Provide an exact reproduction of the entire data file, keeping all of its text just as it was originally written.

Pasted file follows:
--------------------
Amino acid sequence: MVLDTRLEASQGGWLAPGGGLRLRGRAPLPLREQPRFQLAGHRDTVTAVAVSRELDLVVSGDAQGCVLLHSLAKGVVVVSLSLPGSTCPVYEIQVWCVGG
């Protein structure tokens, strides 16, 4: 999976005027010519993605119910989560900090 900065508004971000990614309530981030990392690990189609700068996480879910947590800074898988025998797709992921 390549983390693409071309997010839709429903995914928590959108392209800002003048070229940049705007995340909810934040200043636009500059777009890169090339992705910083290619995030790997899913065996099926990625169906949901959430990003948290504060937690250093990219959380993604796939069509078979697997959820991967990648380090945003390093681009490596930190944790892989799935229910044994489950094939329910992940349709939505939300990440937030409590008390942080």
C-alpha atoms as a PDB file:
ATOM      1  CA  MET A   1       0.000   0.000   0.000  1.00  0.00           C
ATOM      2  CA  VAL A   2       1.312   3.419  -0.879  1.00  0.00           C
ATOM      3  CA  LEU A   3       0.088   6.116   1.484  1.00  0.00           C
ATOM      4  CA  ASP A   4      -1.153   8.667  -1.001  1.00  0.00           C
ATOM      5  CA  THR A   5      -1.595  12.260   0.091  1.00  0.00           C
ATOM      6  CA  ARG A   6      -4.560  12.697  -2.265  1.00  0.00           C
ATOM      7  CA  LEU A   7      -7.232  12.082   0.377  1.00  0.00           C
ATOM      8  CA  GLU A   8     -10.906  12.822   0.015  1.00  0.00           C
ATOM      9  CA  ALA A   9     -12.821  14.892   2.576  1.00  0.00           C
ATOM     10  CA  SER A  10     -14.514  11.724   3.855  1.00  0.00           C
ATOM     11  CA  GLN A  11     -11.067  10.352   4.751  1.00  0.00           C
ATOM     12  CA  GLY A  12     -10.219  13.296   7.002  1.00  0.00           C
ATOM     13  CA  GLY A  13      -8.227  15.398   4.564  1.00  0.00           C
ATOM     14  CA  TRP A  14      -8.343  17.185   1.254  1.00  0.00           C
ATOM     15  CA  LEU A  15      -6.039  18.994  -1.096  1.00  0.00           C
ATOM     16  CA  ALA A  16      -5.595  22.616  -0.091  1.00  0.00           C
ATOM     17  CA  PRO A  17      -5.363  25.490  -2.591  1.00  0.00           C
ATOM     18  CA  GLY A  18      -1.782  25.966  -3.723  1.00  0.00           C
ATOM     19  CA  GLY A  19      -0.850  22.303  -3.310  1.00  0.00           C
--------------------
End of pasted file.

Amino acid sequence: MVLDTRLEASQGGWLAPGGGLRLRGRAPLPLREQPRFQLAGHRDTVTAVAVSRELDLVVSGDAQGCVLLHSLAKGVVVVSLSLPGSTCPVYEIQVWCVGG
């Protein structure tokens, strides 16, 4: 999976005027010519993605119910989560900090 900065508004971000990614309530981030990392690990189609700068996480879910947590800074898988025998797709992921 390549983390693409071309997010839709429903995914928590959108392209800002003048070229940049705007995340909810934040200043636009500059777009890169090339992705910083290619995030790997899913065996099926990625169906949901959430990003948290504060937690250093990219959380993604796939069509078979697997959820991967990648380090945003390093681009490596930190944790892989799935229910044994489950094939329910992940349709939505939300990440937030409590008390942080």
C-alpha atoms as a PDB file:
ATOM      1  CA  MET A   1       0.000   0.000   0.000  1.00  0.00           C
ATOM      2  CA  VAL A   2       1.312   3.419  -0.879  1.00  0.00           C
ATOM      3  CA  LEU A   3       0.088   6.116   1.484  1.00  0.00           C
ATOM      4  CA  ASP A   4      -1.153   8.667  -1.001  1.00  0.00           C
ATOM      5  CA  THR A   5      -1.595  12.260   0.091  1.00  0.00           C
ATOM      6  CA  ARG A   6      -4.560  12.697  -2.265  1.00  0.00           C
ATOM      7  CA  LEU A   7      -7.232  12.082   0.377  1.00  0.00           C
ATOM      8  CA  GLU A   8     -10.906  12.822   0.015  1.00  0.00           C
ATOM      9  CA  ALA A   9     -12.821  14.892   2.576  1.00  0.00           C
ATOM     10  CA  SER A  10     -14.514  11.724   3.855  1.00  0.00           C
ATOM     11  CA  GLN A  11     -11.067  10.352   4.751  1.00  0.00           C
ATOM     12  CA  GLY A  12     -10.219  13.296   7.002  1.00  0.00           C
ATOM     13  CA  GLY A  13      -8.227  15.398   4.564  1.00  0.00           C
ATOM     14  CA  TRP A  14      -8.343  17.185   1.254  1.00  0.00           C
ATOM     15  CA  LEU A  15      -6.039  18.994  -1.096  1.00  0.00           C
ATOM     16  CA  ALA A  16      -5.595  22.616  -0.091  1.00  0.00           C
ATOM     17  CA  PRO A  17      -5.363  25.490  -2.591  1.00  0.00           C
ATOM     18  CA  GLY A  18      -1.782  25.966  -3.723  1.00  0.00           C
ATOM     19  CA  GLY A  19      -0.850  22.303  -3.310  1.00  0.00           C